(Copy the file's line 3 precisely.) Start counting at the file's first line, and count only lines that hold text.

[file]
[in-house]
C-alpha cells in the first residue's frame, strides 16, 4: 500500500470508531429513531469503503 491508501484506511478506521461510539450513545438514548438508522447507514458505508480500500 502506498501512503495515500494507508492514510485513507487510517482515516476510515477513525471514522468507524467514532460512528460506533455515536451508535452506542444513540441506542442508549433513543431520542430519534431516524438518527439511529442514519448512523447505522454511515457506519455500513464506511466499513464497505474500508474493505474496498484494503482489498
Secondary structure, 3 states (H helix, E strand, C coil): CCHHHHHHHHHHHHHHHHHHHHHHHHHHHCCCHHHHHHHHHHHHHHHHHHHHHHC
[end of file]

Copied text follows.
Secondary structure, 3 states (H helix, E strand, C coil): CCHHHHHHHHHHHHHHHHHHHHHHHHHHHCCCHHHHHHHHHHHHHHHHHHHHHHC